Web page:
The problem with being really good is people expect you to get still better! Such was the dilemma for The Doors who released their third album on this day in 1968, Waiting for the Sun. The record was their only #1 album at home and made #3 on Canadian charts (as well as hitting the UK top 20 for the first time) and went on to sell nine million copies. However, many felt it a let-down despite having the massive single “Hello, I Love You” on it. that song was their second chart-topper in both the U.S. and Canada. It was joined on the 45 racks by the challenging, anti-war anthem “The Unknown Soldier“, a song which perfectionist producer Paul Rothschild required 130 takes of to get right!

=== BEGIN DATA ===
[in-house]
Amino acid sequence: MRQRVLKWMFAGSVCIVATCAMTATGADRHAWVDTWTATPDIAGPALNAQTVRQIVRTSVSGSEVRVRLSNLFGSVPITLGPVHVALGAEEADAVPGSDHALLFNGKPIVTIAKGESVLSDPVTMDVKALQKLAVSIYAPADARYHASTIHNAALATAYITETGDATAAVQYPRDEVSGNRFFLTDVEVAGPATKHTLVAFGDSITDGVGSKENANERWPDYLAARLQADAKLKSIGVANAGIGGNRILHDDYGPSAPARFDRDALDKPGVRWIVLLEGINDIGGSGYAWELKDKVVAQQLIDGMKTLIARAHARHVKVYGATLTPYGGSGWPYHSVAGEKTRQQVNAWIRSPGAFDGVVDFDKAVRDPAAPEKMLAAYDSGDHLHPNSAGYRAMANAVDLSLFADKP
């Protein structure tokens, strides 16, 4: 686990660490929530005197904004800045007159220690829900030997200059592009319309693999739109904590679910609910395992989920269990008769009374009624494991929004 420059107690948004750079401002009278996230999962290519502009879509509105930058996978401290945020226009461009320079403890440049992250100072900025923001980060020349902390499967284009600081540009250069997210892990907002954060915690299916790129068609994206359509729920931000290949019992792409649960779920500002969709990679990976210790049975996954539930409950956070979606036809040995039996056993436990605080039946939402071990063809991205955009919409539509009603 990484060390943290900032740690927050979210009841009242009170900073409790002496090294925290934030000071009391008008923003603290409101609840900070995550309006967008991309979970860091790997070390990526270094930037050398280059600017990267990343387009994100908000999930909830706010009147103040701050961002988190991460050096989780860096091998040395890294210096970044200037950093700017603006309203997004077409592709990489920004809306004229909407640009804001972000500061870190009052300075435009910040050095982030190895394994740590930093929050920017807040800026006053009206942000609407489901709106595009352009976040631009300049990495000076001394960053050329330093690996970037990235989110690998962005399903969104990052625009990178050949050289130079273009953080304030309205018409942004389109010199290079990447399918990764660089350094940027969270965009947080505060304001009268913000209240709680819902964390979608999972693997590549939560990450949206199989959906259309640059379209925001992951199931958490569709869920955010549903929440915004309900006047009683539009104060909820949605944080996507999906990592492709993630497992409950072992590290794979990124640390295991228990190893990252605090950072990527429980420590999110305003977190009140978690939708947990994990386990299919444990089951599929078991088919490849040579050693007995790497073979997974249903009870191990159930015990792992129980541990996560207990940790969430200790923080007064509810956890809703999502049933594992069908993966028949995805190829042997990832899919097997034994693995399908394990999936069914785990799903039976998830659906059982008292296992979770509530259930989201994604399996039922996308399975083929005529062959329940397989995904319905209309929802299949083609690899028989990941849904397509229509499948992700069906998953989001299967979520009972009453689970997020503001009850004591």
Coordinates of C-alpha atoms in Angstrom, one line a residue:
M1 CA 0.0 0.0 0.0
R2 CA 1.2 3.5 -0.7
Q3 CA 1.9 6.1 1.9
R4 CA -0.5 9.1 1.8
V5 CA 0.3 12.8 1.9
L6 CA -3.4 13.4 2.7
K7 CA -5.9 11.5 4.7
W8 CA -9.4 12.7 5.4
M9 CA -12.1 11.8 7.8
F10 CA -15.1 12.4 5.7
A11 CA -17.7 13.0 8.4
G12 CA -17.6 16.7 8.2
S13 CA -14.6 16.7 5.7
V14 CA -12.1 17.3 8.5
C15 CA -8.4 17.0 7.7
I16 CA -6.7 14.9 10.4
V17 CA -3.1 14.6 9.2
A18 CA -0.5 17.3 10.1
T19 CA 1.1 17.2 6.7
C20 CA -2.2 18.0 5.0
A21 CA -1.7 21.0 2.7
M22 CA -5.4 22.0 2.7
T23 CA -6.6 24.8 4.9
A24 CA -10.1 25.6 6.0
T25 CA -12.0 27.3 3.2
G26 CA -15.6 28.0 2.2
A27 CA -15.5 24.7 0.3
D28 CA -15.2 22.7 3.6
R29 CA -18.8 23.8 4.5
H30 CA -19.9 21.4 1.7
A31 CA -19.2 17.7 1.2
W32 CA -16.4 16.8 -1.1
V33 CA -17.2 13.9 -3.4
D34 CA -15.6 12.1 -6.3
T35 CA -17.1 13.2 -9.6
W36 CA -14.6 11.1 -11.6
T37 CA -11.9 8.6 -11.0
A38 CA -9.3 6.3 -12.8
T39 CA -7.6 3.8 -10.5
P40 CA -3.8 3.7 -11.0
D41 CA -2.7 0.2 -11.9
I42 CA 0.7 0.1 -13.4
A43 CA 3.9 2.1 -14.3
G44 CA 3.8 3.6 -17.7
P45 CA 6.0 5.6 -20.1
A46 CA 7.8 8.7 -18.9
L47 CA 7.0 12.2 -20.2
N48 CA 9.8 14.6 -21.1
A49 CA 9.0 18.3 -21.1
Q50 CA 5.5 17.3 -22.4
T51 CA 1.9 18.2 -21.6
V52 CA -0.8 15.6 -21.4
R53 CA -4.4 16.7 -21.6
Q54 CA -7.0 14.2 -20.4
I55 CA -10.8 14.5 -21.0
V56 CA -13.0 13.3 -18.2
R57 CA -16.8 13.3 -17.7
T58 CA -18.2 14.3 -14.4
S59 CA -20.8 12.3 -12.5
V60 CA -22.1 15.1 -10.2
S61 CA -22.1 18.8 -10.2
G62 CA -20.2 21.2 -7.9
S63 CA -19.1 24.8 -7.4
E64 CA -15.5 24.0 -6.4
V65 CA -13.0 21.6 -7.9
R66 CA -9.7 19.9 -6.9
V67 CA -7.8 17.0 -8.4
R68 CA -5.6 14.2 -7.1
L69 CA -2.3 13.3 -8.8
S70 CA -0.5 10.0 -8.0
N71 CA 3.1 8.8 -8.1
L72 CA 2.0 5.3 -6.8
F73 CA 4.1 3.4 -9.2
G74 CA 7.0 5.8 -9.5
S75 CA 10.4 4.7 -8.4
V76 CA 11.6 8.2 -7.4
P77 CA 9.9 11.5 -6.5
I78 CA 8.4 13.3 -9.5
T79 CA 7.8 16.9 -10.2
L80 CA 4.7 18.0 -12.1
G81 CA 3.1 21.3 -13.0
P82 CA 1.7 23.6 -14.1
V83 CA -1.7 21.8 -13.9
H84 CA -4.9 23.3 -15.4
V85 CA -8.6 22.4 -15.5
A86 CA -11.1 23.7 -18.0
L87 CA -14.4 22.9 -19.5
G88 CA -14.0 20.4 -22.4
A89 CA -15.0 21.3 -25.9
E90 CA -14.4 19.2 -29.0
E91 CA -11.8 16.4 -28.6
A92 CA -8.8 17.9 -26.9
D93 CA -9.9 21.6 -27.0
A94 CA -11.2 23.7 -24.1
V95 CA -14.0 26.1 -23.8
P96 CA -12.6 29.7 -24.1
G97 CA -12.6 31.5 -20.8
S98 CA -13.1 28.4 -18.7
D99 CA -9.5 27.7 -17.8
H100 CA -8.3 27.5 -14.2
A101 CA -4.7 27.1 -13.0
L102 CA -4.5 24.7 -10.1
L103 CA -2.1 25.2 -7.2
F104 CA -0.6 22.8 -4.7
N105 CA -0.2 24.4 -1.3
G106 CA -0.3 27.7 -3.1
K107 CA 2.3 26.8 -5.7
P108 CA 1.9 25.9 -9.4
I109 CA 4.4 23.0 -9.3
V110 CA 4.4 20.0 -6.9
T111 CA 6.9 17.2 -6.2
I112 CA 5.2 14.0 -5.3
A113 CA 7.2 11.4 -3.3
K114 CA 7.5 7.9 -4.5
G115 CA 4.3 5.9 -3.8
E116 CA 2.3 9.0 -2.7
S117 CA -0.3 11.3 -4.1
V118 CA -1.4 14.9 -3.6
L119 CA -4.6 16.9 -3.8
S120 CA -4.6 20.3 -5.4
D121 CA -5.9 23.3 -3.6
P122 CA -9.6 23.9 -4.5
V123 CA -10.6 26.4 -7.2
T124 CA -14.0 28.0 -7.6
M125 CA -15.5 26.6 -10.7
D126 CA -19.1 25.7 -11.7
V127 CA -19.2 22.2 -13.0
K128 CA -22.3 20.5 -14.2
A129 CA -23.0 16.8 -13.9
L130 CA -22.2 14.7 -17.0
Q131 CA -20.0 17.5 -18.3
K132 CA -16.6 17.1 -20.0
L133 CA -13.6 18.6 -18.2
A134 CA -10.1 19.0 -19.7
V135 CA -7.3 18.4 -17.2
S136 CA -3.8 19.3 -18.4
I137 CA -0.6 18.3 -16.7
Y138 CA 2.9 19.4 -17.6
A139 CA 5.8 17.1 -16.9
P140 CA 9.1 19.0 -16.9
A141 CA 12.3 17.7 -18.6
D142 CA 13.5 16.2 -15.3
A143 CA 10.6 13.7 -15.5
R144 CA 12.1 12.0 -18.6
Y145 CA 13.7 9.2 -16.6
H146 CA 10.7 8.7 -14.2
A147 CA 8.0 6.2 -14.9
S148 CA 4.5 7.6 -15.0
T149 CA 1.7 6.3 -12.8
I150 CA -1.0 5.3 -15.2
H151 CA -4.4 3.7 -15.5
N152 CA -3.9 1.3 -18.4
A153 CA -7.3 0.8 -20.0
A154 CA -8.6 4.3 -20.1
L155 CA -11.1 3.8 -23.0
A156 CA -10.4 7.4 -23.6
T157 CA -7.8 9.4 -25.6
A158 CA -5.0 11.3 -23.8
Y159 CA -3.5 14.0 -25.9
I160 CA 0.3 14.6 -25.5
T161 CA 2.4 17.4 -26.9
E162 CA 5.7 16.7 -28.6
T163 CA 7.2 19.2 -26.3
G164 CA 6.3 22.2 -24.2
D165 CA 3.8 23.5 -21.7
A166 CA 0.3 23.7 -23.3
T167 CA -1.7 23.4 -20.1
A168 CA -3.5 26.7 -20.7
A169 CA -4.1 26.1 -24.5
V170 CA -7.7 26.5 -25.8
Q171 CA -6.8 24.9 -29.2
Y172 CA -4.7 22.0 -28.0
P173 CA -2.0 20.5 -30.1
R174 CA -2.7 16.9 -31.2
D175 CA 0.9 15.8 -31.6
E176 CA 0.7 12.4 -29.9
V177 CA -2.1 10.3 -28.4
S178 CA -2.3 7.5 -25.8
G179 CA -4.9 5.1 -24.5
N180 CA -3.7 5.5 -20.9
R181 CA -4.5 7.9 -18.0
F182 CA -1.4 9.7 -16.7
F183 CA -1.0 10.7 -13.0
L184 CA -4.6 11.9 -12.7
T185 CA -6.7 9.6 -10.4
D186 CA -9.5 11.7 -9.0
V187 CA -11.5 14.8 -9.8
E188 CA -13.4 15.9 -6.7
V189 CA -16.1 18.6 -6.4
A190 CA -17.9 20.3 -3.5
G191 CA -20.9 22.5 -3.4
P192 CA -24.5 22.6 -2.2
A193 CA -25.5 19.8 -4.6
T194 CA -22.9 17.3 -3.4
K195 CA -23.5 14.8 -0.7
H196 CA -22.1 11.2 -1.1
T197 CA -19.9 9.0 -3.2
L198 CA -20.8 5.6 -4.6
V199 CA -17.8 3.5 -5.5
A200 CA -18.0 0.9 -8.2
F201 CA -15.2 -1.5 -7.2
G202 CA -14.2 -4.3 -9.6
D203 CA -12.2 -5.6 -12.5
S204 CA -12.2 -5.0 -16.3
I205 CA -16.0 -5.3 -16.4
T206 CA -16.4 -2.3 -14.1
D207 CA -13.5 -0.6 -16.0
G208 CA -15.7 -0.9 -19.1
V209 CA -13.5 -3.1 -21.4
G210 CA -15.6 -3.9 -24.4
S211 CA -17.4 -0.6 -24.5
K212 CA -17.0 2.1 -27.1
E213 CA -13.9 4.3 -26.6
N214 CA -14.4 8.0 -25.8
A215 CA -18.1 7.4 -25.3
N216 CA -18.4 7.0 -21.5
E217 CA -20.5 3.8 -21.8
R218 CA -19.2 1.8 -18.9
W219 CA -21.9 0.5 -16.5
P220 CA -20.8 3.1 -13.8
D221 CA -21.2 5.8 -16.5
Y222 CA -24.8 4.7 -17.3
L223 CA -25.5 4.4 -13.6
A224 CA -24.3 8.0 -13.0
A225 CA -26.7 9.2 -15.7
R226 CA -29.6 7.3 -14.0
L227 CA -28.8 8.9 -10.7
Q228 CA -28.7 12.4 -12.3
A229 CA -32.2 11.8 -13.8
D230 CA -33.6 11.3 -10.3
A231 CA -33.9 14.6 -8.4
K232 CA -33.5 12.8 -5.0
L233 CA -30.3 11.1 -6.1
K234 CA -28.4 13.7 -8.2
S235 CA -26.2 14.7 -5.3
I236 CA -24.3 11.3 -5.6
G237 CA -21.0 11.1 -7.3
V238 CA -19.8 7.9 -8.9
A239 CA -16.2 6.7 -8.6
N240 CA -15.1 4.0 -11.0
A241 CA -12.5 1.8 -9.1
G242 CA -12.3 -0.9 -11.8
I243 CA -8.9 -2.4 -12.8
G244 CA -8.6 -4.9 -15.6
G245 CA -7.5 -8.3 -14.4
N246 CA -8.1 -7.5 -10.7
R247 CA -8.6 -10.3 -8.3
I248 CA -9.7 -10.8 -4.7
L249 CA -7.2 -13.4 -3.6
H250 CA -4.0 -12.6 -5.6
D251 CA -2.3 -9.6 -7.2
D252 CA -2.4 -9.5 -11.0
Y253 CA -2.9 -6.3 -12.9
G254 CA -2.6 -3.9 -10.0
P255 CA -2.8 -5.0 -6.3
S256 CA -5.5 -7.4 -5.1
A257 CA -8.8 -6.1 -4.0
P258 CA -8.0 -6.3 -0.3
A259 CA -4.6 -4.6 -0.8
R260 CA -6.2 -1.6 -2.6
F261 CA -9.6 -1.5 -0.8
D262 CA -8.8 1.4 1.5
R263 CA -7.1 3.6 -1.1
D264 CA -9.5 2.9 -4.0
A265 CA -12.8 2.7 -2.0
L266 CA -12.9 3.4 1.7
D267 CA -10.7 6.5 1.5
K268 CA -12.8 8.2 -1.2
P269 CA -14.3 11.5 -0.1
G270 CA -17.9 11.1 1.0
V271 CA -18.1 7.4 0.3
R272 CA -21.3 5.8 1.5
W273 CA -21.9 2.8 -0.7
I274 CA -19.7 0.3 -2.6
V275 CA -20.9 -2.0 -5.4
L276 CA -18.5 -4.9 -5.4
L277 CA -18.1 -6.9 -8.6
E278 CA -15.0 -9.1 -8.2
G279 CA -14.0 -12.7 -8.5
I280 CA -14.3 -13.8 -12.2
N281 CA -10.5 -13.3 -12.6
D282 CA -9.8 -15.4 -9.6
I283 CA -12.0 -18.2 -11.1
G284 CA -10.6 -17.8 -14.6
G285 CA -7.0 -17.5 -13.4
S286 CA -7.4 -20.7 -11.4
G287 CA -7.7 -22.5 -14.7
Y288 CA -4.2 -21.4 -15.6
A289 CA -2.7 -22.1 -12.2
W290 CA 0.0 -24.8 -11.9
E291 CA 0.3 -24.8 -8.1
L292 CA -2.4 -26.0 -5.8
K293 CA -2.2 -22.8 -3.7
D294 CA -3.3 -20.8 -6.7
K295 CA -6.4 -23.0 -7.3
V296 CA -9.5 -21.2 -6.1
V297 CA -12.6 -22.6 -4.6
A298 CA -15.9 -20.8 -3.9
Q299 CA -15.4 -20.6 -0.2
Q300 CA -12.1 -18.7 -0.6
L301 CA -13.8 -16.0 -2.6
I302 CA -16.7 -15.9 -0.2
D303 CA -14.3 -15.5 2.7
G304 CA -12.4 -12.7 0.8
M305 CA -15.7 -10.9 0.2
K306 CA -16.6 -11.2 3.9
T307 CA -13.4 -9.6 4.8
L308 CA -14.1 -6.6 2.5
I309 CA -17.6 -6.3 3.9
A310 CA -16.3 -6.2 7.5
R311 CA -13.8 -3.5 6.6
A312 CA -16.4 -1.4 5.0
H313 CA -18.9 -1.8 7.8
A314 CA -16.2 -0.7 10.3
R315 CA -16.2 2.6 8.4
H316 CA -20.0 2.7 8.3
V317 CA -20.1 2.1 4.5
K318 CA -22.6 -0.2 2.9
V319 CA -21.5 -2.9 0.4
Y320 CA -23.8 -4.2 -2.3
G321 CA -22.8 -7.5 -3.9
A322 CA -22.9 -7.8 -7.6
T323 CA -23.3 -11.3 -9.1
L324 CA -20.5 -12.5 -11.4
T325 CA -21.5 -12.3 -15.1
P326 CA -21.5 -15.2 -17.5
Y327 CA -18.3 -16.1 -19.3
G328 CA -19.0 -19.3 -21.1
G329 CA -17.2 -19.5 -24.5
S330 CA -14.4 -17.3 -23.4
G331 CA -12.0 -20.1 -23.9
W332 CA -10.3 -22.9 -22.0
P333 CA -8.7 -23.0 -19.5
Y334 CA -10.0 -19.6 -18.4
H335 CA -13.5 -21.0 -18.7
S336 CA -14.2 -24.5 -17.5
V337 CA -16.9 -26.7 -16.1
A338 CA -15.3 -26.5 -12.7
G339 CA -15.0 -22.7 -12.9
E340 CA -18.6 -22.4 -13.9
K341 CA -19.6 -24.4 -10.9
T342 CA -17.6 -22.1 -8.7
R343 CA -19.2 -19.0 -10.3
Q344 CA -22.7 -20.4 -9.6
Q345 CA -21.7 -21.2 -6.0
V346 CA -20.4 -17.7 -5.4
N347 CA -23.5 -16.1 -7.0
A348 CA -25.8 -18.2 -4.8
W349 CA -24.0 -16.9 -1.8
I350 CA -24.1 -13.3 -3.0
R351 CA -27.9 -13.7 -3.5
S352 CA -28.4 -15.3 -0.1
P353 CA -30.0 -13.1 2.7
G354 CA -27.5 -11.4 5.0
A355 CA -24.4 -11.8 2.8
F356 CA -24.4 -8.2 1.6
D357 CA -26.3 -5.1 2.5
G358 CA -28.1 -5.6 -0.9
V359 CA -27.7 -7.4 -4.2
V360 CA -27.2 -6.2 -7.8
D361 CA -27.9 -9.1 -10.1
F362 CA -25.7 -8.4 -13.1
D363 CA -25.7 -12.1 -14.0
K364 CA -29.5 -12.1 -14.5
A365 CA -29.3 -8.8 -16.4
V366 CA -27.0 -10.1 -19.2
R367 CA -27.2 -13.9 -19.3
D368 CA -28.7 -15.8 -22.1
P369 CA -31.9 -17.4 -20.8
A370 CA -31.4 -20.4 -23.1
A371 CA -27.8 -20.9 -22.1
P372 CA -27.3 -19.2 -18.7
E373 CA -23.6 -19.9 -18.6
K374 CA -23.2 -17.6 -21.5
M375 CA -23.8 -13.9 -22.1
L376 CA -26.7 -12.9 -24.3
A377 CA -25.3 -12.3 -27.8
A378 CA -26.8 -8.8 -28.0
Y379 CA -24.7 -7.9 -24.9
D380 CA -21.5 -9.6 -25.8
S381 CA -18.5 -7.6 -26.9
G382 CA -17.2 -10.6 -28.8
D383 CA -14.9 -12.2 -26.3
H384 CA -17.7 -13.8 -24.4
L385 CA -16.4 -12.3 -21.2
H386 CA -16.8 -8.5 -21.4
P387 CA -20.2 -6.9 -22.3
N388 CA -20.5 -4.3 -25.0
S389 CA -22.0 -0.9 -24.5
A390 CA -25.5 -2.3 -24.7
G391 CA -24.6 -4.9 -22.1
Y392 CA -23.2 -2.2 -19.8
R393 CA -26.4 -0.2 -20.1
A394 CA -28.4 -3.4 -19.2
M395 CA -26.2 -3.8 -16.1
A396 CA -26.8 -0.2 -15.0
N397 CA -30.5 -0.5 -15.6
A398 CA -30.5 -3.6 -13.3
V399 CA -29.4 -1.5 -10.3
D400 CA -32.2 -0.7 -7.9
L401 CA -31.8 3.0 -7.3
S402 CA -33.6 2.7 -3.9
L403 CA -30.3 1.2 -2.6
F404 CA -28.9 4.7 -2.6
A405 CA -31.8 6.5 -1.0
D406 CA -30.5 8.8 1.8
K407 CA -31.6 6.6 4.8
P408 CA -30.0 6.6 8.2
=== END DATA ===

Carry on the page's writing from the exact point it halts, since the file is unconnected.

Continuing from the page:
The Doors were nothing if not workaholics back then; it was their third album in just 18 months and they’d been touring fairly constantly through the time as well. And not only did they put together this album, Jim had another original concept for Side two – a 17” rambling piece called “Celebration of the Lizard”. They couldn’t get it quite right in the studio, so they dropped that and substituted five other songs but the Lizard would return, in a 1970 live album. Curiously the actual song “Waiting for the Sun” was not on the record; it came a couple of years later on Morrison Hotel. A massive hit single; a searing anti-War anthem and as Rolling Stone put it, “the group is, as always, tight.” Still, no one seemed all that happy with the release. Although Britain’s NME liked it, calling ”The Unknown Soldier” a standout and saying “all (songs) on side two are gems”, North American reviews weren’t as wildly enthusiastic . Rolling Stone at the time said while “it isn’t really terrible, it isn’t particularly exciting either” and suggested “Morrison could use some levity occasionally.” Years later, allmusic noted how high expectations were for it after their first two albums and think the “songwriting (was) no as impressive as it had been” although it was still “quite enjoyable” as an entity. They’d end up rebounding with their next trio of albums which led us to Jim Morrison’s death, also on this day, in 1971.